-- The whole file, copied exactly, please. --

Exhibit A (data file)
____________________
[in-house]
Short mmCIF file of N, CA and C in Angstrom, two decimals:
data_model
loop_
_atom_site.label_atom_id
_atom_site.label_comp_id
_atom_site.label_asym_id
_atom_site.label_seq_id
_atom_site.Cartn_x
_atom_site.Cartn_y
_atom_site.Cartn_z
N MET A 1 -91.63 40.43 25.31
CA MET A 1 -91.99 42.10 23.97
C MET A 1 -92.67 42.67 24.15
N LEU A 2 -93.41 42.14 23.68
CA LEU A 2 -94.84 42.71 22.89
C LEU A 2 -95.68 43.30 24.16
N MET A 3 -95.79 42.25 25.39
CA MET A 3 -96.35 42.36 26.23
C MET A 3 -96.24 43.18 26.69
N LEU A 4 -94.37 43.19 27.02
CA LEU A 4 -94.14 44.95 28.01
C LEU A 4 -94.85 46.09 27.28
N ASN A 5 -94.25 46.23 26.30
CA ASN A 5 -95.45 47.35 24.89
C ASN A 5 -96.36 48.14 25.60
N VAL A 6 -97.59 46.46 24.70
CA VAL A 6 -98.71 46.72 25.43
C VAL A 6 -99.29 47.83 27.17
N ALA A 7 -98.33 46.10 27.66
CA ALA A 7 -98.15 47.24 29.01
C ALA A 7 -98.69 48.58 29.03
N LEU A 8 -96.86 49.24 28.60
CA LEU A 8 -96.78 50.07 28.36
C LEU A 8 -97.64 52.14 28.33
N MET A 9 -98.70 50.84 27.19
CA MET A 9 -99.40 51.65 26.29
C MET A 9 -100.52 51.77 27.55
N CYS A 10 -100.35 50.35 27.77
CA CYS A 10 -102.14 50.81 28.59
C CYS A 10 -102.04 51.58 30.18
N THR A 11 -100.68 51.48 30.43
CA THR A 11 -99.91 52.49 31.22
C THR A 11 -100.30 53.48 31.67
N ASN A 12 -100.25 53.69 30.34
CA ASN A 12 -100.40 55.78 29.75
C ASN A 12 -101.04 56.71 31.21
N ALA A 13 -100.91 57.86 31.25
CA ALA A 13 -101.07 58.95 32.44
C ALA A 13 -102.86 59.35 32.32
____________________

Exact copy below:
[in-house]
Short mmCIF file of N, CA and C in Angstrom, two decimals:
data_model
loop_
_atom_site.label_atom_id
_atom_site.label_comp_id
_atom_site.label_asym_id
_atom_site.label_seq_id
_atom_site.Cartn_x
_atom_site.Cartn_y
_atom_site.Cartn_z
N MET A 1 -91.63 40.43 25.31
CA MET A 1 -91.99 42.10 23.97
C MET A 1 -92.67 42.67 24.15
N LEU A 2 -93.41 42.14 23.68
CA LEU A 2 -94.84 42.71 22.89
C LEU A 2 -95.68 43.30 24.16
N MET A 3 -95.79 42.25 25.39
CA MET A 3 -96.35 42.36 26.23
C MET A 3 -96.24 43.18 26.69
N LEU A 4 -94.37 43.19 27.02
CA LEU A 4 -94.14 44.95 28.01
C LEU A 4 -94.85 46.09 27.28
N ASN A 5 -94.25 46.23 26.30
CA ASN A 5 -95.45 47.35 24.89
C ASN A 5 -96.36 48.14 25.60
N VAL A 6 -97.59 46.46 24.70
CA VAL A 6 -98.71 46.72 25.43
C VAL A 6 -99.29 47.83 27.17
N ALA A 7 -98.33 46.10 27.66
CA ALA A 7 -98.15 47.24 29.01
C ALA A 7 -98.69 48.58 29.03
N LEU A 8 -96.86 49.24 28.60
CA LEU A 8 -96.78 50.07 28.36
C LEU A 8 -97.64 52.14 28.33
N MET A 9 -98.70 50.84 27.19
CA MET A 9 -99.40 51.65 26.29
C MET A 9 -100.52 51.77 27.55
N CYS A 10 -100.35 50.35 27.77
CA CYS A 10 -102.14 50.81 28.59
C CYS A 10 -102.04 51.58 30.18
N THR A 11 -100.68 51.48 30.43
CA THR A 11 -99.91 52.49 31.22
C THR A 11 -100.30 53.48 31.67
N ASN A 12 -100.25 53.69 30.34
CA ASN A 12 -100.40 55.78 29.75
C ASN A 12 -101.04 56.71 31.21
N ALA A 13 -100.91 57.86 31.25
CA ALA A 13 -101.07 58.95 32.44
C ALA A 13 -102.86 59.35 32.32